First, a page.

When Haman issues his decree, Mordechai reacts by wearing sack-cloth and ashes and declaring that Jews must gather in prayer, fasting and Teshuvah. What happened to working the phones and leaning on his connections in the king’s court? What happened to raising money for an effort to get the decree annulled by the king?

When Esther is prevailed upon to go to the king, she prepares by fasting for three days. For a king who spent 4 ½ years looking for the most beautiful woman in the Persian empire to marry, it would not seem to be wisest idea to approach him after a three day fast. Even a very attractive woman doesn’t look great without eating or drinking for 72 hours. It would seem more logical for Esther to spend three days at the spa and shopping for new clothes with which to impress the king.

So what’s the deal? Mordechai and Esther understood that Haman’s decree is merely a symptom of a deeper issue. Namely, the Jewish people falling out of favor with Hashem. This was because of the self-degradation stemming from the Jews wanting so desperately to be accepted by Persian society, that they went to the king’s feast celebrating their own subjugation. They were so thrilled just to be invited to the ball, that they tossed their Yiddishkeit; eating the non-Kosher food, engaging in promiscuity, and fully embracing the pagan Persian culture.

Accordingly, Mordechai’s primary focus was getting the Jews good with Hashem again through prayer and repentance. Once that got squared away, they then employed natural channels to get the decree annulled and the enemy eliminated. Consequently, Purim is a celebration of our reunification with Hashem as His treasured and devoted nation. Haman’s anti-Semitism was just a side-bar.

The takeaway is that every threat to our people must be dealt with using all means available to us. But we must first remember that our primary task is to strengthen our connection to Hashem. Only then can our efforts to neutralize the threats be effective.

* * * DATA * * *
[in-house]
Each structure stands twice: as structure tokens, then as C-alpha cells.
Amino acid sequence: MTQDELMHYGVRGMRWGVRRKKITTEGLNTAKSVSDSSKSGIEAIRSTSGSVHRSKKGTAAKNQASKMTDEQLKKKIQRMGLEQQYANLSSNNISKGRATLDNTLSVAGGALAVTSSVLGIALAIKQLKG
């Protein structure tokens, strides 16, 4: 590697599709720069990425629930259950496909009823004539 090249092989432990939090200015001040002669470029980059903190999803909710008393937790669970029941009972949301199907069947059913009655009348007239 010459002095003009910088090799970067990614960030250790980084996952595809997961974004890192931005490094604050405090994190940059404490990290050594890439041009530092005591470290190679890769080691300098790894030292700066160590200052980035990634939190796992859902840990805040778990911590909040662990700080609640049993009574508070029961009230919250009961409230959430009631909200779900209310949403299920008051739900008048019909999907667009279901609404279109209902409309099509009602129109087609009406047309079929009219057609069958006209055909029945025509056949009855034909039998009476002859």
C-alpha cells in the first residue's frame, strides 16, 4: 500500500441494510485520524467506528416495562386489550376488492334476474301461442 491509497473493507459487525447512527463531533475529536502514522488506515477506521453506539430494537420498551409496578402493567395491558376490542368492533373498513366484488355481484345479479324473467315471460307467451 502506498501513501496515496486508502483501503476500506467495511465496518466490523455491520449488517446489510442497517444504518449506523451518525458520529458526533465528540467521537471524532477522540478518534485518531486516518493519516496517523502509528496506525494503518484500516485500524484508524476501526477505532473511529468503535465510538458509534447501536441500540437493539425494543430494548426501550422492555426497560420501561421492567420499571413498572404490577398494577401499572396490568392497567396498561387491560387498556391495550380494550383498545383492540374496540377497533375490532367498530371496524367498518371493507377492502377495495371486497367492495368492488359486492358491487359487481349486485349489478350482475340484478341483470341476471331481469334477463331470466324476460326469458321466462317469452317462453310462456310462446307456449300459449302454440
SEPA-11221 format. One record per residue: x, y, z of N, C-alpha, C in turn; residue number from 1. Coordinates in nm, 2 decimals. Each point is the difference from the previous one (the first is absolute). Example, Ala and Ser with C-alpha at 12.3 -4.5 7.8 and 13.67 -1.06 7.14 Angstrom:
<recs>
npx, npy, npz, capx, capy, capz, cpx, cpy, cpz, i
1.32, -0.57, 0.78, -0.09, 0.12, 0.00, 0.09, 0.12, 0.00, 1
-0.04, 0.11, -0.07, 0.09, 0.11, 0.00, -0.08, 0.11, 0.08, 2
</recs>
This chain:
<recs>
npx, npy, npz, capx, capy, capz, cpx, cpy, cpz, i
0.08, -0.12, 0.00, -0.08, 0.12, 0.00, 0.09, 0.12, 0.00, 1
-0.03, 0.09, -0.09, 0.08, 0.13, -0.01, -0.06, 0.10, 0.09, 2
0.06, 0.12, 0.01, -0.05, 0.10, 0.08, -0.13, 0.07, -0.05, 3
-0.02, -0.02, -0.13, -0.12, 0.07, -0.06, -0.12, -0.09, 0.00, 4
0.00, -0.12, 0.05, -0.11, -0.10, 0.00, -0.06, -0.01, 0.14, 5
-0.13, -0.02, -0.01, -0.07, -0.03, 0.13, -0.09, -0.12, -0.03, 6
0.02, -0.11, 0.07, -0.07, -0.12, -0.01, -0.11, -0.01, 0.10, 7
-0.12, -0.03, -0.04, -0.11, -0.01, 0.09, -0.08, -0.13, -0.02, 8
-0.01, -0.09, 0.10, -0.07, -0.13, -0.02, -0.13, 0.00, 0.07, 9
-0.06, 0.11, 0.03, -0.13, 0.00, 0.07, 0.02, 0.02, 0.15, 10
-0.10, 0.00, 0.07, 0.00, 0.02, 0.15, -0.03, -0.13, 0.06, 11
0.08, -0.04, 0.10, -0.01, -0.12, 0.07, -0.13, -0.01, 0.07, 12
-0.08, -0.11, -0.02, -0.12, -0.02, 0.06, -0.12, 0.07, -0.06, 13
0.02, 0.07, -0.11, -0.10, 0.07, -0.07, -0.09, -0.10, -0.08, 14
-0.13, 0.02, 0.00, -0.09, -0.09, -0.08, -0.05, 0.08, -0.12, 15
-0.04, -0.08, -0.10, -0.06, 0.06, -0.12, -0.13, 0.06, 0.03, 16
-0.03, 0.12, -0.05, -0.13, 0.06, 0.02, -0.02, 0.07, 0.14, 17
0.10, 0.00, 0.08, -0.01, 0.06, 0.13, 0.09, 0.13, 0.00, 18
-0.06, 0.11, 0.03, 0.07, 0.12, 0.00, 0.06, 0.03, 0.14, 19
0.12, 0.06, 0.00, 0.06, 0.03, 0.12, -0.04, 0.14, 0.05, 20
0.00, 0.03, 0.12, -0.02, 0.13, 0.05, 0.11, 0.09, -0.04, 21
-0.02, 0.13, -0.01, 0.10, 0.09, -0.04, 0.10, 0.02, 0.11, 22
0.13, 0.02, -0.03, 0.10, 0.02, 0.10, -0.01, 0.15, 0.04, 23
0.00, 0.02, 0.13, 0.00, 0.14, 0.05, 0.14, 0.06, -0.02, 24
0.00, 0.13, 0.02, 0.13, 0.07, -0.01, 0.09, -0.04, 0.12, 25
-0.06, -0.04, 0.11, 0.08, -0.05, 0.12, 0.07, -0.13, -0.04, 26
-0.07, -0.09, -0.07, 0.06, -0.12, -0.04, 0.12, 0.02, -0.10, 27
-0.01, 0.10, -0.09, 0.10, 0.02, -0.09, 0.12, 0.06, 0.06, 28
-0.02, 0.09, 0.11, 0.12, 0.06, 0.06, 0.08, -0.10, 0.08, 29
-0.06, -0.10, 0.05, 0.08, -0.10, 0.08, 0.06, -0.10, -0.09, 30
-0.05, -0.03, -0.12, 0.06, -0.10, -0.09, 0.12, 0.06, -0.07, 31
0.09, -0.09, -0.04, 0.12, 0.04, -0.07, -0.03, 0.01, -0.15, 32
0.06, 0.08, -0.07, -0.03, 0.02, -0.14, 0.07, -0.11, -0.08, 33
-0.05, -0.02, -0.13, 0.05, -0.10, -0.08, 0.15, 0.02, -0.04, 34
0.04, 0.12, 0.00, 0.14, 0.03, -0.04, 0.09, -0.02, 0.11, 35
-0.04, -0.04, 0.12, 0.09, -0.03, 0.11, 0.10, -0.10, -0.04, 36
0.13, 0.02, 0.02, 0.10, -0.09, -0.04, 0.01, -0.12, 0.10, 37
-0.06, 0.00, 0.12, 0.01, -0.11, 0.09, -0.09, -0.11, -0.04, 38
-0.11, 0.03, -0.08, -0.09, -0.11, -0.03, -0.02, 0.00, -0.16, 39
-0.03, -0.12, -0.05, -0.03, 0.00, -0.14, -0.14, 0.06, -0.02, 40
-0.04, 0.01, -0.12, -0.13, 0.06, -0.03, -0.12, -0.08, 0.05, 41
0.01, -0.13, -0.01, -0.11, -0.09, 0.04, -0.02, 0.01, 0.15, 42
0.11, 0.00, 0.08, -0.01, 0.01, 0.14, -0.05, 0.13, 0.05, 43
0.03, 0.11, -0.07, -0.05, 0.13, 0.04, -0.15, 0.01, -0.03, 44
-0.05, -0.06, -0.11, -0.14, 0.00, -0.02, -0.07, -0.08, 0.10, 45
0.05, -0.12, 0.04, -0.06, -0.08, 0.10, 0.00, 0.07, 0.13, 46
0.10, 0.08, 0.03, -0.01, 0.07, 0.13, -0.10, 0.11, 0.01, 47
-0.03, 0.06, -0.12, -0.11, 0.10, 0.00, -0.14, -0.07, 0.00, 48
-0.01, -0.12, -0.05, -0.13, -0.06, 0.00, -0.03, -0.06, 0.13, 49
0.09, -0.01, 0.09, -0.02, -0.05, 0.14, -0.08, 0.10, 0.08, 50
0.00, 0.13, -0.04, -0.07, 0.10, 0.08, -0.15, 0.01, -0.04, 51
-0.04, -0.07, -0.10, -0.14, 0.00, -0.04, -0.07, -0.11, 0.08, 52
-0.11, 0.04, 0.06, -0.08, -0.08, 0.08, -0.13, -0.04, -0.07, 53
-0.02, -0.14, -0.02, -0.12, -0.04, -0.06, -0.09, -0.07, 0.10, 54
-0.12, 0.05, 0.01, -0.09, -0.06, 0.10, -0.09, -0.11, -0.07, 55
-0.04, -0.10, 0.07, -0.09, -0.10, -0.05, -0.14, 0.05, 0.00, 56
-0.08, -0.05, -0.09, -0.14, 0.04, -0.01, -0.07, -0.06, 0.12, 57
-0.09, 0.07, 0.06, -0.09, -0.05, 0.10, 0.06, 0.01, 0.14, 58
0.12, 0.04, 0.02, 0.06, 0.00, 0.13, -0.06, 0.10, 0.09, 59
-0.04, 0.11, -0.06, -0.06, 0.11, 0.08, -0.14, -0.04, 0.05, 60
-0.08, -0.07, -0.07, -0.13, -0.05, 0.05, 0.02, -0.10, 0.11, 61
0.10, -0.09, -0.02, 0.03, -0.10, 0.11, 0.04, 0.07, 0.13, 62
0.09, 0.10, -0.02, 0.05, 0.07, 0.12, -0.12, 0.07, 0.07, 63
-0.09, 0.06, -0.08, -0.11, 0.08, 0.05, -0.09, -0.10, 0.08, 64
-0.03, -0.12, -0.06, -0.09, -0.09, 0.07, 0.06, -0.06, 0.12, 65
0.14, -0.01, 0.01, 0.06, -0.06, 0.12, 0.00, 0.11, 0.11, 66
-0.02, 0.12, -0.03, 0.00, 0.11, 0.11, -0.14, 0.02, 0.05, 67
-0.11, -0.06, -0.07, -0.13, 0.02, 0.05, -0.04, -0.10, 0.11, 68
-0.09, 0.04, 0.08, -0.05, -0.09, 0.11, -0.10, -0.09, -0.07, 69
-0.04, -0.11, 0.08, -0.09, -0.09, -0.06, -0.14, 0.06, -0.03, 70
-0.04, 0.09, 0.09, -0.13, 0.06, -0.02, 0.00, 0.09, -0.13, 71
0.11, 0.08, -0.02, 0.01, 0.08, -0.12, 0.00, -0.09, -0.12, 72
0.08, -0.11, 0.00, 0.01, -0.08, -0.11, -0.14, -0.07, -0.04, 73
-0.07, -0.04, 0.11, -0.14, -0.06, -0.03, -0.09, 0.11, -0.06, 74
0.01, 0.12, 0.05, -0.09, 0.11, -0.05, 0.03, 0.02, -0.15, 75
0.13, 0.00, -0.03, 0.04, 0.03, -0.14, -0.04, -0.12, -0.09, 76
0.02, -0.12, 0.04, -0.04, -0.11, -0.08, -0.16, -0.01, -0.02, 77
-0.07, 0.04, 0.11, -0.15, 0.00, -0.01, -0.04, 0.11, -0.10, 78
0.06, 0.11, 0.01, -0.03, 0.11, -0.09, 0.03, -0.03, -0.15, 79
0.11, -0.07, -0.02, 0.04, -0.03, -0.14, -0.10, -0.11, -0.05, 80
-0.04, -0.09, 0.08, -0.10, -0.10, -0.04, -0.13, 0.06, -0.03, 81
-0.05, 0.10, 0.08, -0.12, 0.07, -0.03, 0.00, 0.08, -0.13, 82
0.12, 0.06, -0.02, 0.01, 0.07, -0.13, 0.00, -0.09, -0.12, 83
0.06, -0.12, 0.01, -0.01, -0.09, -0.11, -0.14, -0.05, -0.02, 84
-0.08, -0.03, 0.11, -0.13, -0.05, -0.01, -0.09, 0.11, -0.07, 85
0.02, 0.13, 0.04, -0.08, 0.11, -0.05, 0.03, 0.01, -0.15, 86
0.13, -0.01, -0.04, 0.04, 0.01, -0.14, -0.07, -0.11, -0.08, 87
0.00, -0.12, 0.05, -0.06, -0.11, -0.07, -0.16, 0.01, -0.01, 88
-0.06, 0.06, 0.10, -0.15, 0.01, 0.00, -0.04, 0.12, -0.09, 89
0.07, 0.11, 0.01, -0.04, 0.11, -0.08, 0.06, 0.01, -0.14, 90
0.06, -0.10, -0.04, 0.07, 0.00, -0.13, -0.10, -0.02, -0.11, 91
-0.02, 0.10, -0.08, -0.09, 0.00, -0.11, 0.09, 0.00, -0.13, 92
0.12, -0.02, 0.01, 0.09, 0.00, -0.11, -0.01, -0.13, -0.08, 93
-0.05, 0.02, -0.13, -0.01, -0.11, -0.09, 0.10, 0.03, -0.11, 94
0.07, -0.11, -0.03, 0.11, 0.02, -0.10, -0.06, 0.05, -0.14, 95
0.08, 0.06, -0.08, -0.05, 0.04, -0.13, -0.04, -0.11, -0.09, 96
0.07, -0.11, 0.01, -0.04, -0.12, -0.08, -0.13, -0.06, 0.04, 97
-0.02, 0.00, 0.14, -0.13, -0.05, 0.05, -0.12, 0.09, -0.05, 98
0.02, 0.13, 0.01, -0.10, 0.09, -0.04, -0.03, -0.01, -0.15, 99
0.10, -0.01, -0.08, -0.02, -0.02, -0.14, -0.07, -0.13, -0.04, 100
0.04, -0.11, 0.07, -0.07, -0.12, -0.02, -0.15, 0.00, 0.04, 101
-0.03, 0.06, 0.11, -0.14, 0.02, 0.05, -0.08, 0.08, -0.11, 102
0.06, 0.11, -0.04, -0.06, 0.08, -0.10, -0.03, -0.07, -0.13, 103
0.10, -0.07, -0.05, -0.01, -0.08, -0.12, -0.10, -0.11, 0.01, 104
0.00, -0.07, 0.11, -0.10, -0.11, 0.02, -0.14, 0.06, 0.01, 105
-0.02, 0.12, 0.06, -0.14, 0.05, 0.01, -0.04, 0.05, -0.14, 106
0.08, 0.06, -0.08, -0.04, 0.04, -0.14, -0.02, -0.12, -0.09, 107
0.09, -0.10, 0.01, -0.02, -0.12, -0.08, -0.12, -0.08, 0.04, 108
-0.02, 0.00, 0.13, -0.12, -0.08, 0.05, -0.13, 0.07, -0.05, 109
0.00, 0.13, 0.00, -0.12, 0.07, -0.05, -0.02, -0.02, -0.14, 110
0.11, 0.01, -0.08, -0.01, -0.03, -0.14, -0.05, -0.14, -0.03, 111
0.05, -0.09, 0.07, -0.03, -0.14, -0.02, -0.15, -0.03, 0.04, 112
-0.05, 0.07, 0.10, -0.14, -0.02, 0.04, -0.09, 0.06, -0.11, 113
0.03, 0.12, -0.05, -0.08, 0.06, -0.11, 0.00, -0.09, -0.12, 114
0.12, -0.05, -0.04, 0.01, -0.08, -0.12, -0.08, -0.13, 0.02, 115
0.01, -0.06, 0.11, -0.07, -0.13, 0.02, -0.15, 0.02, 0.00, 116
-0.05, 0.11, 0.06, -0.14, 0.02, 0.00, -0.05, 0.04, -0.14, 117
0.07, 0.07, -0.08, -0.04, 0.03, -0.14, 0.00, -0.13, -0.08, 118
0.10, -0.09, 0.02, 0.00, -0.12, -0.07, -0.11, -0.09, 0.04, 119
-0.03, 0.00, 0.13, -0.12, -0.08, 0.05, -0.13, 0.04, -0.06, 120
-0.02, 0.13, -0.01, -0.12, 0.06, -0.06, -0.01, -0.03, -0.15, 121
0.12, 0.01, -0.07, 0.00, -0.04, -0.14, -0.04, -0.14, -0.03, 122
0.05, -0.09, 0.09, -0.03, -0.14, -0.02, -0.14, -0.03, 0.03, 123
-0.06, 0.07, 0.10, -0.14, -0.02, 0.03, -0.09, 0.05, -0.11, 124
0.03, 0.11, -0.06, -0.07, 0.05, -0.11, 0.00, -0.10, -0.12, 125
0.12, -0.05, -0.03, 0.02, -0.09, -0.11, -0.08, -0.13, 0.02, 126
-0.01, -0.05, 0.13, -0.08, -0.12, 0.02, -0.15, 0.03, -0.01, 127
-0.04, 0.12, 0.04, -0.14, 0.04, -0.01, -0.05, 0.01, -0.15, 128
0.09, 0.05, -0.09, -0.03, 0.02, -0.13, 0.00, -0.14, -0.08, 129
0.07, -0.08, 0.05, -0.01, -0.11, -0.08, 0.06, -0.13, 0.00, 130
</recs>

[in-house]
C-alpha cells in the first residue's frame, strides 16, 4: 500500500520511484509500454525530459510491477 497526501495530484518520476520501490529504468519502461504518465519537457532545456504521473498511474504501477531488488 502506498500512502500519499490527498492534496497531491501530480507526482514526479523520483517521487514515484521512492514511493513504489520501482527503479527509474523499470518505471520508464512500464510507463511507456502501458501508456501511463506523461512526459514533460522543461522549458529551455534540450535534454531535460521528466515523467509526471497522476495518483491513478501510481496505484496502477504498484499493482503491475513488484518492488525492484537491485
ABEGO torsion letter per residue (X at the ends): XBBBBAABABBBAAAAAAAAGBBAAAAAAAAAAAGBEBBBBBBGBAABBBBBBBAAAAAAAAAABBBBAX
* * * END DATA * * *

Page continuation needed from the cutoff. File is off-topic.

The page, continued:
Shabbat Shalom and happy Purim prep!
Rabbi Mendel Rivkin


Who's Helping Whom?

Who’s giving to whom? The Midrash (Lev. Rabba) states, “More than what the philanthropist does for the poor person, the poor person does for the philanthropist.” The conventional way of understanding this is that the poor person gives the rich person the opportunity to do a Mitzvah. And not just any mitzvah, but the Mitzvah of Tzedakah, which has many special merits as enumerated by our sages all over the Talmud and Midrash.

This week I heard a story that gives a whole new meaning to this concept. We had a visitor at Minyan one morning this week, who shared with me something that happened to him. Several years ago his teenage daughter went into renal failure and she needed a kidney. It was determined that he was a match, and he became a kidney donor for his daughter. With Hashem’s help all went well, and they both recovered nicely.

Fast forward one year. This man is a member of Hatzalah, the volunteer ambulance corps. He was rushing to a call one day, and as he went through an intersection on a red, a bus plowed into the driver's side of his vehicle. He took a rough hit on his side and was badly injured. When Hatzalah rushed him to the emergency room, the doctors were freaking out about the prospect of major damage to his kidney, with the possibility of kidney rupture. He and the Hatzalah members who brought him in were laughing. He explained to the doctors that a year ago he had given that kidney to his daughter and therefore there was no kidney there to worry about.

So while he thought he was helping his daughter by giving her a kidney and saving her life, in fact she relieved him of his kidney thereby saving him from major medical issues.

We don’t always understand Hashem’s ways. But we do know that in the end end end, doing what Hashem’s wants of us is also for our own benefit.

Shabbat Shalom
Rabbi Mendel Rivkin